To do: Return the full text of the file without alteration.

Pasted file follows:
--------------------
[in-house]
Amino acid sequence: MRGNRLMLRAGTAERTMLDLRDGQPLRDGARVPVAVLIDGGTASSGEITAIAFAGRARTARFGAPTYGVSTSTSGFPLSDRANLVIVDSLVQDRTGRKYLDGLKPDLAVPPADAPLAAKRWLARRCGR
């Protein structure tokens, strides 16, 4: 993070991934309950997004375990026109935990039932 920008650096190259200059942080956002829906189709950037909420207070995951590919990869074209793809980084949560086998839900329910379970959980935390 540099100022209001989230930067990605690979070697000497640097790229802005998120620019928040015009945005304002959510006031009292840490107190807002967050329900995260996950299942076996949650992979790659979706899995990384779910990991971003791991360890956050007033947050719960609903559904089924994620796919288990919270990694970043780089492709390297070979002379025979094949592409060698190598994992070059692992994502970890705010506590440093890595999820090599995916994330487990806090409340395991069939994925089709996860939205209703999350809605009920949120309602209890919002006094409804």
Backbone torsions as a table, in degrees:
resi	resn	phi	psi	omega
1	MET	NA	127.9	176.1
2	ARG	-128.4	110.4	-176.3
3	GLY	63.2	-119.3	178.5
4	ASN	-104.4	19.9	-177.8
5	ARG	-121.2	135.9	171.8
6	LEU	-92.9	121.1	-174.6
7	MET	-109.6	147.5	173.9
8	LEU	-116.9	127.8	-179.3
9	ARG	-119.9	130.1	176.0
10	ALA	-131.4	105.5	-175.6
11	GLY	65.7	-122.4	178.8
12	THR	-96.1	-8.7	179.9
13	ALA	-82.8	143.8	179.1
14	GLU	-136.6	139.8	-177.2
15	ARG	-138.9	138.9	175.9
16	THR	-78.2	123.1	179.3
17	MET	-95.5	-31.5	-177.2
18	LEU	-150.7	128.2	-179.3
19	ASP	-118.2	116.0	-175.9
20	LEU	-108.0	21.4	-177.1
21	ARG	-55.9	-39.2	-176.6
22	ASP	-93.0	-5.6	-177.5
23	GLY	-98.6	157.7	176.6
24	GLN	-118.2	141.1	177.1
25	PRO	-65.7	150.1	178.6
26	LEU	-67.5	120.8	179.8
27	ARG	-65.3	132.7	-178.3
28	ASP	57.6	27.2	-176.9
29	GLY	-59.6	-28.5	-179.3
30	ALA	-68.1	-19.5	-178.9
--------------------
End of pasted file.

[in-house]
Amino acid sequence: MRGNRLMLRAGTAERTMLDLRDGQPLRDGARVPVAVLIDGGTASSGEITAIAFAGRARTARFGAPTYGVSTSTSGFPLSDRANLVIVDSLVQDRTGRKYLDGLKPDLAVPPADAPLAAKRWLARRCGR
């Protein structure tokens, strides 16, 4: 993070991934309950997004375990026109935990039932 920008650096190259200059942080956002829906189709950037909420207070995951590919990869074209793809980084949560086998839900329910379970959980935390 540099100022209001989230930067990605690979070697000497640097790229802005998120620019928040015009945005304002959510006031009292840490107190807002967050329900995260996950299942076996949650992979790659979706899995990384779910990991971003791991360890956050007033947050719960609903559904089924994620796919288990919270990694970043780089492709390297070979002379025979094949592409060698190598994992070059692992994502970890705010506590440093890595999820090599995916994330487990806090409340395991069939994925089709996860939205209703999350809605009920949120309602209890919002006094409804």
Backbone torsions as a table, in degrees:
resi	resn	phi	psi	omega
1	MET	NA	127.9	176.1
2	ARG	-128.4	110.4	-176.3
3	GLY	63.2	-119.3	178.5
4	ASN	-104.4	19.9	-177.8
5	ARG	-121.2	135.9	171.8
6	LEU	-92.9	121.1	-174.6
7	MET	-109.6	147.5	173.9
8	LEU	-116.9	127.8	-179.3
9	ARG	-119.9	130.1	176.0
10	ALA	-131.4	105.5	-175.6
11	GLY	65.7	-122.4	178.8
12	THR	-96.1	-8.7	179.9
13	ALA	-82.8	143.8	179.1
14	GLU	-136.6	139.8	-177.2
15	ARG	-138.9	138.9	175.9
16	THR	-78.2	123.1	179.3
17	MET	-95.5	-31.5	-177.2
18	LEU	-150.7	128.2	-179.3
19	ASP	-118.2	116.0	-175.9
20	LEU	-108.0	21.4	-177.1
21	ARG	-55.9	-39.2	-176.6
22	ASP	-93.0	-5.6	-177.5
23	GLY	-98.6	157.7	176.6
24	GLN	-118.2	141.1	177.1
25	PRO	-65.7	150.1	178.6
26	LEU	-67.5	120.8	179.8
27	ARG	-65.3	132.7	-178.3
28	ASP	57.6	27.2	-176.9
29	GLY	-59.6	-28.5	-179.3
30	ALA	-68.1	-19.5	-178.9